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Floral Tea Miraculously Changes Colors When Other Ingredients are Added

The Butterfly pea flower tea can best be described as a mood ring in a glass. Depending on the ingredients used, the drink will reveal a variety of vibrant colors. Starting as a dried bloom, it originates in Southeast Asia and has a withered bluish-gray tone. Just add water, however, and a deep cobalt color will emerge. Squeezing in some lemon will alter the look completely and display a rich violet drink, while adding roselle hibiscus flowers will turn it bright red.

Although this magical floral tea mesmerizes us with its color-shifting properties, the real question is: does it taste good? You might expect it to be sweet and syrupy–after all, it is the color of candy and novelty cocktails. It turns out that the opposite is true. The blue water offers earthy and woody flavors, similar to a fine green tea. According to tea expert Kathy Chan, “The Thai like it super sweet so they'll do it with some sort of citrus–lemon or lime is best–and palm sugar.”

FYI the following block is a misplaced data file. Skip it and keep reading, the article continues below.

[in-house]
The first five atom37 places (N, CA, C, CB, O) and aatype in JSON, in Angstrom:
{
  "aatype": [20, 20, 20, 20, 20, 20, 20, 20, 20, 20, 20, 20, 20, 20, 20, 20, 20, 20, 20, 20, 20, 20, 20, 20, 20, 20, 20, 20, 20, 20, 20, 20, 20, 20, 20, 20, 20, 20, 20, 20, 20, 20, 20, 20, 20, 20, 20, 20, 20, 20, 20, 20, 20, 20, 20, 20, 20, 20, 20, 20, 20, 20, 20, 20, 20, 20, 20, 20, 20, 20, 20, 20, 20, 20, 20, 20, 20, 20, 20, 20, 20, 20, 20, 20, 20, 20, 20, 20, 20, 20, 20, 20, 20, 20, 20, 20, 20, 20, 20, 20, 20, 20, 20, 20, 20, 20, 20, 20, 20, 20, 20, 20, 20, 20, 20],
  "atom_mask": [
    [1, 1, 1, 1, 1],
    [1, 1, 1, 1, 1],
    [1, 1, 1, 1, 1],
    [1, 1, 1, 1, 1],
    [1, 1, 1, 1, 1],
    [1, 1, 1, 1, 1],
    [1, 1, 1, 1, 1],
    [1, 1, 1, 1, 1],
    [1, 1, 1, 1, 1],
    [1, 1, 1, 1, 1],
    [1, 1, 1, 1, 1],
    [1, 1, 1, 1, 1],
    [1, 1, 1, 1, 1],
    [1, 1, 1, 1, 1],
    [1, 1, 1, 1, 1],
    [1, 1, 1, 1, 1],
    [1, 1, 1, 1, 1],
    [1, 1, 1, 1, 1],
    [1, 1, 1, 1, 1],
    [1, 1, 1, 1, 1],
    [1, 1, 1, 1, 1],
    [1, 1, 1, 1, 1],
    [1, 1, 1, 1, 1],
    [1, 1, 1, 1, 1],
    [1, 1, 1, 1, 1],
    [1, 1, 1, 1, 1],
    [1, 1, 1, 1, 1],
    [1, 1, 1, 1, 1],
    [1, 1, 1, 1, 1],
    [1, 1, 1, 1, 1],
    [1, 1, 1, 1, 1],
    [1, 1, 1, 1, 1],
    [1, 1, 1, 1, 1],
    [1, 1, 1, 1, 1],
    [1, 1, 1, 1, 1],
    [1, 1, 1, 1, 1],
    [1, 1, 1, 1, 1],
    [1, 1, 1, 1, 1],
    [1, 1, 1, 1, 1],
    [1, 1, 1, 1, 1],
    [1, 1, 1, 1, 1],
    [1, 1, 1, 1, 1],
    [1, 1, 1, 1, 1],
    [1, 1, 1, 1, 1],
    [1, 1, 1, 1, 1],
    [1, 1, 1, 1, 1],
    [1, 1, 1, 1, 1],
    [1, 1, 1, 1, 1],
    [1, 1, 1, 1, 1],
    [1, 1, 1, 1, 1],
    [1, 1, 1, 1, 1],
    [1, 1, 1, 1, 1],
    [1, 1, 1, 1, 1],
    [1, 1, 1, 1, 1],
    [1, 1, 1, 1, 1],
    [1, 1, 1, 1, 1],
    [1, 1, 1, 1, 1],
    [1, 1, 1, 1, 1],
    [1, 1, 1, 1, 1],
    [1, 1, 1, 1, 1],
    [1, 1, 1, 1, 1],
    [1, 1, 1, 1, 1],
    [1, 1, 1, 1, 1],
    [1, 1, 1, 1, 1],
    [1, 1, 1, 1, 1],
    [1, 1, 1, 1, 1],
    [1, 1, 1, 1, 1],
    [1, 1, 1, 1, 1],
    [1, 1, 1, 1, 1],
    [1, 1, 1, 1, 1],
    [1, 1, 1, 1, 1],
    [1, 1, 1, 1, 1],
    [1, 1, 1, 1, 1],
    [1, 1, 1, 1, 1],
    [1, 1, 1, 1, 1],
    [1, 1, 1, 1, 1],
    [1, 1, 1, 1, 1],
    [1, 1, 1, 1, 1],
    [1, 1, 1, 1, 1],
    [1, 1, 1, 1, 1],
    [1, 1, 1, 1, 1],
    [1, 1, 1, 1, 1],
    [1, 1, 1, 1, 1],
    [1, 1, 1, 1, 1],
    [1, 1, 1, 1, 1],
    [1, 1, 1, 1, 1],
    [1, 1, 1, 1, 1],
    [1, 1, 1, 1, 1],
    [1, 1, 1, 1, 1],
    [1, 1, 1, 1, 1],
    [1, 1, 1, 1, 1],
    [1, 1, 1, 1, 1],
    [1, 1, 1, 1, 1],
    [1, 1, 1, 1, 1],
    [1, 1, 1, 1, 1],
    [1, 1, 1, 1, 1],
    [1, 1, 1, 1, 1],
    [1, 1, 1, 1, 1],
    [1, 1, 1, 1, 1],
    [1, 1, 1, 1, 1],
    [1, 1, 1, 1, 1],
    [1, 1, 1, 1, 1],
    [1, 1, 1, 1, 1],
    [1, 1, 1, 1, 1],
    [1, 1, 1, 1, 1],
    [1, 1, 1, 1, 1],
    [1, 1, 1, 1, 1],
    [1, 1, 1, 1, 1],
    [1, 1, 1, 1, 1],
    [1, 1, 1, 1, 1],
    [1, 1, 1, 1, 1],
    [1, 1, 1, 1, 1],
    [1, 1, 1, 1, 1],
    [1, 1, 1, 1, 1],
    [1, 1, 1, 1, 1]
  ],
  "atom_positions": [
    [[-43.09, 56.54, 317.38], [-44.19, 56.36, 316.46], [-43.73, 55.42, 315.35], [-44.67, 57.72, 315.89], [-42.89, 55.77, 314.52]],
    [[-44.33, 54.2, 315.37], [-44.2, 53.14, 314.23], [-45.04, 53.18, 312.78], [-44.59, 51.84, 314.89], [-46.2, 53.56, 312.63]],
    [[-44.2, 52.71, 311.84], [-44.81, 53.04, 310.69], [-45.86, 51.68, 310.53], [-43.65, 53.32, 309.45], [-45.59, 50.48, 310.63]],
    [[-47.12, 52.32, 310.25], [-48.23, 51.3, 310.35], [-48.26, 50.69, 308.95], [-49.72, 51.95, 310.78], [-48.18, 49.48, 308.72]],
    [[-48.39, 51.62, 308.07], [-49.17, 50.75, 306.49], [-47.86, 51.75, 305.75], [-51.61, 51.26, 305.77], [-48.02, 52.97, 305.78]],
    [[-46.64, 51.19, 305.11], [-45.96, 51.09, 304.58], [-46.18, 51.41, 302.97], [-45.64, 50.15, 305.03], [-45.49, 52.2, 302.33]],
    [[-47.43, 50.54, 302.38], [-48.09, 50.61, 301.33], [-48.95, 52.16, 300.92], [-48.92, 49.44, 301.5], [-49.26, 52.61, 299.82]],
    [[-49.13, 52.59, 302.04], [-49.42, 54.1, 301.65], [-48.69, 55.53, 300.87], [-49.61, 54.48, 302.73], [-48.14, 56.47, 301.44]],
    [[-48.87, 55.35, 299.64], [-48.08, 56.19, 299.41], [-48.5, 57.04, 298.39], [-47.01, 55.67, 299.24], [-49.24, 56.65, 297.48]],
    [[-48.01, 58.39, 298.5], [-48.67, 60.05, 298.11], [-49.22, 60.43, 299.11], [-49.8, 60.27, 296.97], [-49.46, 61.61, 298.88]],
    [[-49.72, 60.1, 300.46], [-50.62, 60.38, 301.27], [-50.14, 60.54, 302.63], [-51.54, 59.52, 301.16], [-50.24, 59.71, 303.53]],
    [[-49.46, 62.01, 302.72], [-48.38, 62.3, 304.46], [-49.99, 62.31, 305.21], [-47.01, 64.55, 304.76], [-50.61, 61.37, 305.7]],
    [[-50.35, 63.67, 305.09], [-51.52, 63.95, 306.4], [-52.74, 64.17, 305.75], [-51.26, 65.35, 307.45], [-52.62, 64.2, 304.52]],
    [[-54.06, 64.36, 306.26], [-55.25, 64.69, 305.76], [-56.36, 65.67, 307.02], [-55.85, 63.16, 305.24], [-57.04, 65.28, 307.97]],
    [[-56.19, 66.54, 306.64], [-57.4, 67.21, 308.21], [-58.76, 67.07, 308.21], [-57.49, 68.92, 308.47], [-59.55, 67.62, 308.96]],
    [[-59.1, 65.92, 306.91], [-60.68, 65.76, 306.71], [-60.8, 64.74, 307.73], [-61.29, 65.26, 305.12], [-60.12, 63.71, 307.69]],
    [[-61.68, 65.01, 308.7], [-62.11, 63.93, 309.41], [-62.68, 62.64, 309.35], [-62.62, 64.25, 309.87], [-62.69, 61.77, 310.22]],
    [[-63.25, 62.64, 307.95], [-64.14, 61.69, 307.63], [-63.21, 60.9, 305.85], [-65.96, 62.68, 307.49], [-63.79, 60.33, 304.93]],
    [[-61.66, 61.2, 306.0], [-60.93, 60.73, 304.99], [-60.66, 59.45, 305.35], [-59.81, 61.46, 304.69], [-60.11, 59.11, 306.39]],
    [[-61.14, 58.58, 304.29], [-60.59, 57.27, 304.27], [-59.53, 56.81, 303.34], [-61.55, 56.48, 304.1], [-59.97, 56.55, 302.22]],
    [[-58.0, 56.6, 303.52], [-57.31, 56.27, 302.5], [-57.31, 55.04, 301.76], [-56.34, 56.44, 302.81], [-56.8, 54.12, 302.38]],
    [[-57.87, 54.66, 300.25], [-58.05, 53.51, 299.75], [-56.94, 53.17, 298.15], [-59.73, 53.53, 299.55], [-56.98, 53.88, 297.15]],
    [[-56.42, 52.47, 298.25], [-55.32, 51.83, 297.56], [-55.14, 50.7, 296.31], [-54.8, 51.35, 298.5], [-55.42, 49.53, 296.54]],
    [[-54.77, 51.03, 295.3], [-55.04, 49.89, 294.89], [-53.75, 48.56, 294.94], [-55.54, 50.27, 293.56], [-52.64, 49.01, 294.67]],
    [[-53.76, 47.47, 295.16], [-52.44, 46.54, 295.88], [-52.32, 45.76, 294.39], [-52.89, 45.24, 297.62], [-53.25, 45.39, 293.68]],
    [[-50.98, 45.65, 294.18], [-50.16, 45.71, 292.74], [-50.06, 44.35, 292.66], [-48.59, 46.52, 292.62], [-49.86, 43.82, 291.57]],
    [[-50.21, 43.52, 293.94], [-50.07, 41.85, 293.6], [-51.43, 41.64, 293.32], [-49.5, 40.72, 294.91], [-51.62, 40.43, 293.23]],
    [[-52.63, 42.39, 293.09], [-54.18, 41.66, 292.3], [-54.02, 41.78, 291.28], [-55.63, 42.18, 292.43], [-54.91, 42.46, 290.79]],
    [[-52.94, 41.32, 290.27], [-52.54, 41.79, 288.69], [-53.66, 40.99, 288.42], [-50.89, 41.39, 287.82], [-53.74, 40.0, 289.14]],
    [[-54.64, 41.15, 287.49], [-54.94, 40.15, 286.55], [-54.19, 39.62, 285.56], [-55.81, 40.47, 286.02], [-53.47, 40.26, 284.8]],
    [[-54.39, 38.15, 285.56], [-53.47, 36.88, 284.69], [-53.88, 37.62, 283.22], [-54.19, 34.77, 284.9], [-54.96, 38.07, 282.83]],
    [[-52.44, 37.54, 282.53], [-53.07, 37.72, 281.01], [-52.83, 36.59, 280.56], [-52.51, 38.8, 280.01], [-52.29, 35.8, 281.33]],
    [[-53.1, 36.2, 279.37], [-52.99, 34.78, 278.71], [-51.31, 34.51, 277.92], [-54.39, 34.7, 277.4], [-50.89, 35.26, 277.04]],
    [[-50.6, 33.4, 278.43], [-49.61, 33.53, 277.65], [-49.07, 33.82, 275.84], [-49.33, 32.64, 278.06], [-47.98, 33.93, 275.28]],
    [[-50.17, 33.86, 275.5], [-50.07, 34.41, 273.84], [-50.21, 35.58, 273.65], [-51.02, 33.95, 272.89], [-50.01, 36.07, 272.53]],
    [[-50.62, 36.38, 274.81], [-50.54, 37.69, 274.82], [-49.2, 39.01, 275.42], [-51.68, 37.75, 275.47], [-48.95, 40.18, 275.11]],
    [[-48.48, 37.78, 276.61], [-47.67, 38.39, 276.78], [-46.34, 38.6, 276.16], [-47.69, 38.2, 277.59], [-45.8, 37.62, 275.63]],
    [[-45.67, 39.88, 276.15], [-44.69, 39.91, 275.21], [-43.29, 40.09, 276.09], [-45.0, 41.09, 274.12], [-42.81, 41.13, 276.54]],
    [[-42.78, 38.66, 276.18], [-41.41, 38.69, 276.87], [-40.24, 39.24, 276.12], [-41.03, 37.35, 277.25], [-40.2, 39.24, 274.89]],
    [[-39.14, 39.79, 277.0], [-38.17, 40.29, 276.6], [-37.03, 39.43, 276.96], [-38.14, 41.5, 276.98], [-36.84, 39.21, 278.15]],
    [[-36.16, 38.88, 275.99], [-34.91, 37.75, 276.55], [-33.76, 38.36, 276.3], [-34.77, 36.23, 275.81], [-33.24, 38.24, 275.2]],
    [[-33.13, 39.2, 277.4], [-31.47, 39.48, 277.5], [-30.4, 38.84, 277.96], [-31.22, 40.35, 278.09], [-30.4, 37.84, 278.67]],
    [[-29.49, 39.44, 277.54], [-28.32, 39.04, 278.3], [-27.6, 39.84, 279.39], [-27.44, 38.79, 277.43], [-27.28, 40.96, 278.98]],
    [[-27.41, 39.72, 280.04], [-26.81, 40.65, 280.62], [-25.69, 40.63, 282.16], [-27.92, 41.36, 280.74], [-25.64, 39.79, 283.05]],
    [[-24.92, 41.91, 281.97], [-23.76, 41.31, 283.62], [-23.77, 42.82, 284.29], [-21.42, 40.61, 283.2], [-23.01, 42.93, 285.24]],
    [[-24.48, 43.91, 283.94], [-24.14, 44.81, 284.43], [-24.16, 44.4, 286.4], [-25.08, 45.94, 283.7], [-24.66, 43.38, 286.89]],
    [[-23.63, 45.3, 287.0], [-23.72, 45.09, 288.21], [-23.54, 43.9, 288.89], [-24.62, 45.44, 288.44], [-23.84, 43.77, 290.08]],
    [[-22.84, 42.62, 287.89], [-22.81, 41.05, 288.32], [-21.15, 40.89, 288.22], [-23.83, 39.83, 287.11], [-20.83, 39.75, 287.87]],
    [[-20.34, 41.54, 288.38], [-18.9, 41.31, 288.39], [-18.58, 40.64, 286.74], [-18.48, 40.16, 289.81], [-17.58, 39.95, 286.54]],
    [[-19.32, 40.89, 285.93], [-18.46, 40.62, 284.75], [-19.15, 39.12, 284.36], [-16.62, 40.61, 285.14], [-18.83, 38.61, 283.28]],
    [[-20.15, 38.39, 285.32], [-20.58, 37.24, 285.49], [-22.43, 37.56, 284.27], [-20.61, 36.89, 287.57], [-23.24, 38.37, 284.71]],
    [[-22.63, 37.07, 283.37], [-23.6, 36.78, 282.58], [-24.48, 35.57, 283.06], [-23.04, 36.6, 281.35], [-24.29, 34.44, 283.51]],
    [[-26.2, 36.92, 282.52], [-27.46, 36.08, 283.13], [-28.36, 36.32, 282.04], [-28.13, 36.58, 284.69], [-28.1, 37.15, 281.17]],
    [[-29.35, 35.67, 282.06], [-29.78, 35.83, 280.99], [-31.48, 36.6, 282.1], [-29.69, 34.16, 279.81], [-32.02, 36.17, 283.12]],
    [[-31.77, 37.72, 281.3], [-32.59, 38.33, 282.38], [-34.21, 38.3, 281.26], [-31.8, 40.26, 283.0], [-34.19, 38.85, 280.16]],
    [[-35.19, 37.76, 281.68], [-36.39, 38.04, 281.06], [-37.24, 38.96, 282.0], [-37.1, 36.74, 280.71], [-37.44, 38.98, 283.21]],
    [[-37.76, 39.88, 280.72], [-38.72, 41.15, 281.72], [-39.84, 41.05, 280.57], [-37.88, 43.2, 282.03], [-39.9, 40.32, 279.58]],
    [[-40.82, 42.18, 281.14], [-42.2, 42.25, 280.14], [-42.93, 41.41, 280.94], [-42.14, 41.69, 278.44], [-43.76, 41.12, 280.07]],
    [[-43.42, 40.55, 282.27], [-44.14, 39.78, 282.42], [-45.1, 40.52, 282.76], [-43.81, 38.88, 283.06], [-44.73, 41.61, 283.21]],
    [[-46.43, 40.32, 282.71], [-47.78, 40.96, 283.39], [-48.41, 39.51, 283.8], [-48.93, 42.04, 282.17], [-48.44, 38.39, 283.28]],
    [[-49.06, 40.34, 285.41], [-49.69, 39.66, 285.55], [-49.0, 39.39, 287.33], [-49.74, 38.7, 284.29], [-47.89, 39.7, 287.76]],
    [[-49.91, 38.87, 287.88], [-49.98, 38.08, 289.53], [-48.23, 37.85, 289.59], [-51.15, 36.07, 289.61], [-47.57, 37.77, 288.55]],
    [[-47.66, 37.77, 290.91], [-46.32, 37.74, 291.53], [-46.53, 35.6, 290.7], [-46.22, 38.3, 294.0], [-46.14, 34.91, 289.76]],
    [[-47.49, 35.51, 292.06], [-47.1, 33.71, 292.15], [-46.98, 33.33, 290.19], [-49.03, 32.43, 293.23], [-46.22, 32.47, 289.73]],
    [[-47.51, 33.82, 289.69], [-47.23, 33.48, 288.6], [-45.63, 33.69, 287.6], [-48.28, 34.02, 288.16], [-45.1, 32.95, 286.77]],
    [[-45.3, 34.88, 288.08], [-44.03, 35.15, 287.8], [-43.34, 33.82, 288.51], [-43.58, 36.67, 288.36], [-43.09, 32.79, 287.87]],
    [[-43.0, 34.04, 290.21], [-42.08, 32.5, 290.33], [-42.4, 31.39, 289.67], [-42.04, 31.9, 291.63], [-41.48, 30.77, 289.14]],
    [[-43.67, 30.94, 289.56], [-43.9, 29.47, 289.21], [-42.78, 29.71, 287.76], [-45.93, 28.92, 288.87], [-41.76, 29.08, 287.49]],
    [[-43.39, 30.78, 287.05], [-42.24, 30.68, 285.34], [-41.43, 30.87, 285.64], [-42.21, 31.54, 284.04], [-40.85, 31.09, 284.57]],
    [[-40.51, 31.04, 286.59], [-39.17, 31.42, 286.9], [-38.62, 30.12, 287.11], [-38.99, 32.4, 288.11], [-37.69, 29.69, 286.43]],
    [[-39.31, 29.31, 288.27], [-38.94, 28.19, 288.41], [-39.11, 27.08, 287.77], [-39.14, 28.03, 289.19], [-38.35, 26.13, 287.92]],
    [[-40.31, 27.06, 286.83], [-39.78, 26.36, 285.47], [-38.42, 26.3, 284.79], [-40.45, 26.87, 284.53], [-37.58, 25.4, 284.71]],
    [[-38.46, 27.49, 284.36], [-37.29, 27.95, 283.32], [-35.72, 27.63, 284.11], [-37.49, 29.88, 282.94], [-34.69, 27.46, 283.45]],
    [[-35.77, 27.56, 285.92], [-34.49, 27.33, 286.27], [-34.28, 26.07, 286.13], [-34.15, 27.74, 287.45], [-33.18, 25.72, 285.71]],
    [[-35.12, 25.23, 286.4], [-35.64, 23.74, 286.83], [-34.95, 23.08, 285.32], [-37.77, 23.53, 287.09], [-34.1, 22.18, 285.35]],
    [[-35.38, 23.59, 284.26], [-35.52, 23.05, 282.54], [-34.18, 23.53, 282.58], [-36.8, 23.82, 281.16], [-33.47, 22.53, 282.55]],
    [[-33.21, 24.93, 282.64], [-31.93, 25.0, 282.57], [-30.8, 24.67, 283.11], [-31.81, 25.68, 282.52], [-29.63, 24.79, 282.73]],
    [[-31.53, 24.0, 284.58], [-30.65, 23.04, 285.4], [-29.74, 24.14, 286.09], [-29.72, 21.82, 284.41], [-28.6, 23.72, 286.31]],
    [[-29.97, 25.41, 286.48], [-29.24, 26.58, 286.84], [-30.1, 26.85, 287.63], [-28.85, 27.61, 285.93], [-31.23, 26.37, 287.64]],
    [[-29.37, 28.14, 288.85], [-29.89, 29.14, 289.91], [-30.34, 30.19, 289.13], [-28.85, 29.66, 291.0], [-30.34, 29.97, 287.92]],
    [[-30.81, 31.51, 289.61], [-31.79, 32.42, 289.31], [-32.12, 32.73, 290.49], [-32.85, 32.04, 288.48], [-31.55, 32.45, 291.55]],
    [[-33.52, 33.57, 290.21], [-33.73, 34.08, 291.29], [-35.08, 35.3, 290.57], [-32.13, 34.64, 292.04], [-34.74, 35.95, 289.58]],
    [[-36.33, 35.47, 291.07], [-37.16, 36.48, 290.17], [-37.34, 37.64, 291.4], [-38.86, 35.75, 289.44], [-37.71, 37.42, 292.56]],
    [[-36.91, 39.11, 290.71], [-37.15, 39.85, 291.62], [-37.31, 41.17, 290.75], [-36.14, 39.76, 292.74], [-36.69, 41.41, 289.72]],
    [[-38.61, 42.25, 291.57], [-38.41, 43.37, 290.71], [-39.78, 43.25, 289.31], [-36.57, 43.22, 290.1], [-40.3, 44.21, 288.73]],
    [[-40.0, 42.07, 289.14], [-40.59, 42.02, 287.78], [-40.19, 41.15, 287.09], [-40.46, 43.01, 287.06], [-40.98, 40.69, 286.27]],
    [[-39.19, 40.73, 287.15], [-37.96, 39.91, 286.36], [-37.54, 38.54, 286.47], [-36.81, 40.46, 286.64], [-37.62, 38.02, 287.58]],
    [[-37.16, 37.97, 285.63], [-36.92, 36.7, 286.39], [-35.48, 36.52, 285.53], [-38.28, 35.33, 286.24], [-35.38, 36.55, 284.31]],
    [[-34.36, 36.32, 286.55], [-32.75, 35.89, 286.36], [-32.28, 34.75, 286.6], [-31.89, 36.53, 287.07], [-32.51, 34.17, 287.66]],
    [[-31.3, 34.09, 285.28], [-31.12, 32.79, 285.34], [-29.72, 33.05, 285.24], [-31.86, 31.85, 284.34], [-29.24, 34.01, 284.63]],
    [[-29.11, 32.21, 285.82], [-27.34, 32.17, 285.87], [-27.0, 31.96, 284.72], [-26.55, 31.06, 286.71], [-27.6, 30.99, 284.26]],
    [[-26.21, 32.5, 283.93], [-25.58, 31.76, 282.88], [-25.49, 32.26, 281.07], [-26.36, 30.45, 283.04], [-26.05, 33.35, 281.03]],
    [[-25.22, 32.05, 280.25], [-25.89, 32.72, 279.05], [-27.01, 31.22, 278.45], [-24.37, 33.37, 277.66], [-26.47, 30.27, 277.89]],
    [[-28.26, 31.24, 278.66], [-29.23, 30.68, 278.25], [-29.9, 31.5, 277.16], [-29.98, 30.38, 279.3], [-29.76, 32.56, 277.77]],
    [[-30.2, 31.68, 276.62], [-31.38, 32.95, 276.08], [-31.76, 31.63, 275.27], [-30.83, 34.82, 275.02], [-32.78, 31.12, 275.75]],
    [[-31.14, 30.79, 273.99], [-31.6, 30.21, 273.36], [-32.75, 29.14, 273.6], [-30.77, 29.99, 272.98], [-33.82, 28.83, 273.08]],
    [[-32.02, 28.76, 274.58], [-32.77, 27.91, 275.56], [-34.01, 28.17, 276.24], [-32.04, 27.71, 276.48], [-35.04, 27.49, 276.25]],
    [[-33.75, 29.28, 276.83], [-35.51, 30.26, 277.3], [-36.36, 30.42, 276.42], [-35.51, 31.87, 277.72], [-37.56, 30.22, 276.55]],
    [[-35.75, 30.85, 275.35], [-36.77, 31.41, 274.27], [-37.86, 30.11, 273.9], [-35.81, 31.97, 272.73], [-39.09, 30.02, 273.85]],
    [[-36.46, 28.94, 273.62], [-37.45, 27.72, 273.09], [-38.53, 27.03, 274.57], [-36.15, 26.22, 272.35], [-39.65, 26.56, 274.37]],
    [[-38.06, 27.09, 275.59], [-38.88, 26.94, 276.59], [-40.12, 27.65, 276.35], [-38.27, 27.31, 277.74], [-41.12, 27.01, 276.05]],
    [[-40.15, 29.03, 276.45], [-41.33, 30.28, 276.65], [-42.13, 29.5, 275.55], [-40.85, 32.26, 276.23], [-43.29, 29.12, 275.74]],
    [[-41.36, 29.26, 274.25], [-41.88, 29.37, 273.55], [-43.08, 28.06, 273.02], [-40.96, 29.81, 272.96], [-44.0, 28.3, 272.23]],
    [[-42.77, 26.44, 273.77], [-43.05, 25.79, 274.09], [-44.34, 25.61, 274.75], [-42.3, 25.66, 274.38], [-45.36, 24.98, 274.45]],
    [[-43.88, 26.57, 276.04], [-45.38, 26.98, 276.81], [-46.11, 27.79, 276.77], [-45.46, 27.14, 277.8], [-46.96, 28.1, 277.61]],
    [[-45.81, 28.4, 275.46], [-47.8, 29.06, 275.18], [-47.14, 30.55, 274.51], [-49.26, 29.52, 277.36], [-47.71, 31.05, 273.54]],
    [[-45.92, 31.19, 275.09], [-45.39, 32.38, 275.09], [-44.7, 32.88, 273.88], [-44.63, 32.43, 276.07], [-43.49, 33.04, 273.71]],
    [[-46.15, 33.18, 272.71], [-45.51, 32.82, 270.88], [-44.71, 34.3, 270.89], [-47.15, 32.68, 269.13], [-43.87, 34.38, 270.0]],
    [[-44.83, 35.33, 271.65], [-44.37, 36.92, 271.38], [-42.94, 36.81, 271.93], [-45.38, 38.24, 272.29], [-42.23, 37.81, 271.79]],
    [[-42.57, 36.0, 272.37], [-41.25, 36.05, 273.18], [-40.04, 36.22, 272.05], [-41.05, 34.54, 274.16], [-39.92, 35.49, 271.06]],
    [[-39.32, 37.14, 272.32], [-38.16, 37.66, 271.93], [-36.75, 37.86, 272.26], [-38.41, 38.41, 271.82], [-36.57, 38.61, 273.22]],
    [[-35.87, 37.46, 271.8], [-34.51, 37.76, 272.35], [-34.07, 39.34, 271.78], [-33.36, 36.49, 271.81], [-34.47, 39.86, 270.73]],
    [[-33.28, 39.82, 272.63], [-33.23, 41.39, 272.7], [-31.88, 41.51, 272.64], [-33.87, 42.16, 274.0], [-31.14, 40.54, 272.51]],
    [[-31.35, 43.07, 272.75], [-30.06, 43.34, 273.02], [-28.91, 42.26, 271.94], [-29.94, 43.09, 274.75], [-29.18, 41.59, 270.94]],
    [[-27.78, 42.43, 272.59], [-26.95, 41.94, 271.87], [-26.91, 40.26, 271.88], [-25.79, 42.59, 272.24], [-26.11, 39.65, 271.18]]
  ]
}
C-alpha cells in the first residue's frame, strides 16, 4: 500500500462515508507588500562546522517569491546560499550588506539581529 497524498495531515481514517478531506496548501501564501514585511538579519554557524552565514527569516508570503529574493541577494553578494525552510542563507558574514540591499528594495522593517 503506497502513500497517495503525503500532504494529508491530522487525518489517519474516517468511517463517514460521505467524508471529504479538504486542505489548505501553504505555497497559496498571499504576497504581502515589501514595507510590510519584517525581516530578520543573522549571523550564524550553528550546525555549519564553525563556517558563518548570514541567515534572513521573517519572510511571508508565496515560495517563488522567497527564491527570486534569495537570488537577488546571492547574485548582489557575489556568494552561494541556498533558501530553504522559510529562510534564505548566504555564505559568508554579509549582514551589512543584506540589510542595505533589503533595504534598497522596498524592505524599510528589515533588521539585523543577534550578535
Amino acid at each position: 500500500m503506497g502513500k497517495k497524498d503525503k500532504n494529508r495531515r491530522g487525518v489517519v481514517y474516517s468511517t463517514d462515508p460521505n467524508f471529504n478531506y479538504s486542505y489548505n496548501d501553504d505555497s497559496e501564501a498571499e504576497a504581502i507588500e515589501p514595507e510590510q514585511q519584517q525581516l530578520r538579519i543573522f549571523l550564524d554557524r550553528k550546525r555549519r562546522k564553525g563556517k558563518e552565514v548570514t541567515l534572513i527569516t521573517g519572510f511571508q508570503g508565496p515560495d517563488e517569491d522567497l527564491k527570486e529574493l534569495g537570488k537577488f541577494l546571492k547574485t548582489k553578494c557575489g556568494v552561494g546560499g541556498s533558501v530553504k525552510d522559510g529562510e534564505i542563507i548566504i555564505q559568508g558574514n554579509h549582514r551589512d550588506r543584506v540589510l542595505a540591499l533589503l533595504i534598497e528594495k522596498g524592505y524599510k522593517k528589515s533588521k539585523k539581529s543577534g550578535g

What ginger or chamomile is to tea drinkers in the United States, the Butterfly pea flower has the same popularity in Southeast Asia. Often, it's enjoyed as an after-dinner nightcap or offered in hotels and spas as a welcome drink for guests.

If you're interested in trying this tea, the Sugar Elephant Cafe sells it in their Etsy shop.

Above: Butterfly pea flower tea mixed with water.

Above photo source: Siam Herbarium

Photo source: bon apptit

Photo source: Sugar Elephant Natural Cafe

When lemongrass is mixed with the Butterfly pea flower, this colorful combination emerges:

Photo source: bon apptit

Photo source: bon apptit

via [Design TAXI, bon apptit]

Sara Barnes

Sara Barnes is a Staff Editor at My Modern Met and Manager of My Modern Met Store. As an illustrator and writer living in Seattle, she chronicles illustration, embroidery, and beyond through her blog Brown Paper Bag and Instagram @brwnpaperbag. She wrote a book about embroidery artist Sarah K. Benning titled 'Embroidered Life' that was published by Chronicle Books in 2019. Sara is a graduate of the Maryland Institute College of Art. She earned her BFA in Illustration in 2008 and MFA in Illustration Practice in 2013.

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